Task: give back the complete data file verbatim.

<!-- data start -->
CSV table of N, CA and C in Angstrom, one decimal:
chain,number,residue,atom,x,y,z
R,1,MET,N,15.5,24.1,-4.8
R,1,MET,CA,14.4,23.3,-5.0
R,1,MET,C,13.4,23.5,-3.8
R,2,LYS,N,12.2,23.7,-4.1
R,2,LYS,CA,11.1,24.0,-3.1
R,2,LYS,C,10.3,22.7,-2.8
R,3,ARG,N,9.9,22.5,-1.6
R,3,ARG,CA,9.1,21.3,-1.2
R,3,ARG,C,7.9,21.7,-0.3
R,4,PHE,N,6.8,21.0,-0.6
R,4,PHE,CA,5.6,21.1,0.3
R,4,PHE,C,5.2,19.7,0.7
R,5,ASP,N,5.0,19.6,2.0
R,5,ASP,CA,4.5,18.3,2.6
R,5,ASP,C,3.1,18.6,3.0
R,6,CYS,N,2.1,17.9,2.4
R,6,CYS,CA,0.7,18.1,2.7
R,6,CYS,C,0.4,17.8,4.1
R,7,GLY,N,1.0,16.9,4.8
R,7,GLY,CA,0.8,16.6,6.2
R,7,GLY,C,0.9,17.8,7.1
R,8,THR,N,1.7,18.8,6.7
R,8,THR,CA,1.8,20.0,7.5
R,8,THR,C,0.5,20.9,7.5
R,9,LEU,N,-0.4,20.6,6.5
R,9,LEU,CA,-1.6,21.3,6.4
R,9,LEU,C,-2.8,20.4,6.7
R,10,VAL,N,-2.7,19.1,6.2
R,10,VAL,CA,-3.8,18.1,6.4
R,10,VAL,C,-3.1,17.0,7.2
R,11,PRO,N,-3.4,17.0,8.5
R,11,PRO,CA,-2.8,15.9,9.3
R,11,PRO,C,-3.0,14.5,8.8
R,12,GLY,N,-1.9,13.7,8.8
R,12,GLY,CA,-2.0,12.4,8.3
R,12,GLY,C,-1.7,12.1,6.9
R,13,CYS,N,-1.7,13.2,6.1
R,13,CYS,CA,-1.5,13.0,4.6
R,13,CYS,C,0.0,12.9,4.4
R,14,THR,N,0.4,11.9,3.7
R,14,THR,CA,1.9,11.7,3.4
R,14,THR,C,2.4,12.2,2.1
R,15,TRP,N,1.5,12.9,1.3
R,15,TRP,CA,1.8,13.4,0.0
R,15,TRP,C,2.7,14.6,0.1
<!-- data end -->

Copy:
CSV table of N, CA and C in Angstrom, one decimal:
chain,number,residue,atom,x,y,z
R,1,MET,N,15.5,24.1,-4.8
R,1,MET,CA,14.4,23.3,-5.0
R,1,MET,C,13.4,23.5,-3.8
R,2,LYS,N,12.2,23.7,-4.1
R,2,LYS,CA,11.1,24.0,-3.1
R,2,LYS,C,10.3,22.7,-2.8
R,3,ARG,N,9.9,22.5,-1.6
R,3,ARG,CA,9.1,21.3,-1.2
R,3,ARG,C,7.9,21.7,-0.3
R,4,PHE,N,6.8,21.0,-0.6
R,4,PHE,CA,5.6,21.1,0.3
R,4,PHE,C,5.2,19.7,0.7
R,5,ASP,N,5.0,19.6,2.0
R,5,ASP,CA,4.5,18.3,2.6
R,5,ASP,C,3.1,18.6,3.0
R,6,CYS,N,2.1,17.9,2.4
R,6,CYS,CA,0.7,18.1,2.7
R,6,CYS,C,0.4,17.8,4.1
R,7,GLY,N,1.0,16.9,4.8
R,7,GLY,CA,0.8,16.6,6.2
R,7,GLY,C,0.9,17.8,7.1
R,8,THR,N,1.7,18.8,6.7
R,8,THR,CA,1.8,20.0,7.5
R,8,THR,C,0.5,20.9,7.5
R,9,LEU,N,-0.4,20.6,6.5
R,9,LEU,CA,-1.6,21.3,6.4
R,9,LEU,C,-2.8,20.4,6.7
R,10,VAL,N,-2.7,19.1,6.2
R,10,VAL,CA,-3.8,18.1,6.4
R,10,VAL,C,-3.1,17.0,7.2
R,11,PRO,N,-3.4,17.0,8.5
R,11,PRO,CA,-2.8,15.9,9.3
R,11,PRO,C,-3.0,14.5,8.8
R,12,GLY,N,-1.9,13.7,8.8
R,12,GLY,CA,-2.0,12.4,8.3
R,12,GLY,C,-1.7,12.1,6.9
R,13,CYS,N,-1.7,13.2,6.1
R,13,CYS,CA,-1.5,13.0,4.6
R,13,CYS,C,0.0,12.9,4.4
R,14,THR,N,0.4,11.9,3.7
R,14,THR,CA,1.9,11.7,3.4
R,14,THR,C,2.4,12.2,2.1
R,15,TRP,N,1.5,12.9,1.3
R,15,TRP,CA,1.8,13.4,0.0
R,15,TRP,C,2.7,14.6,0.1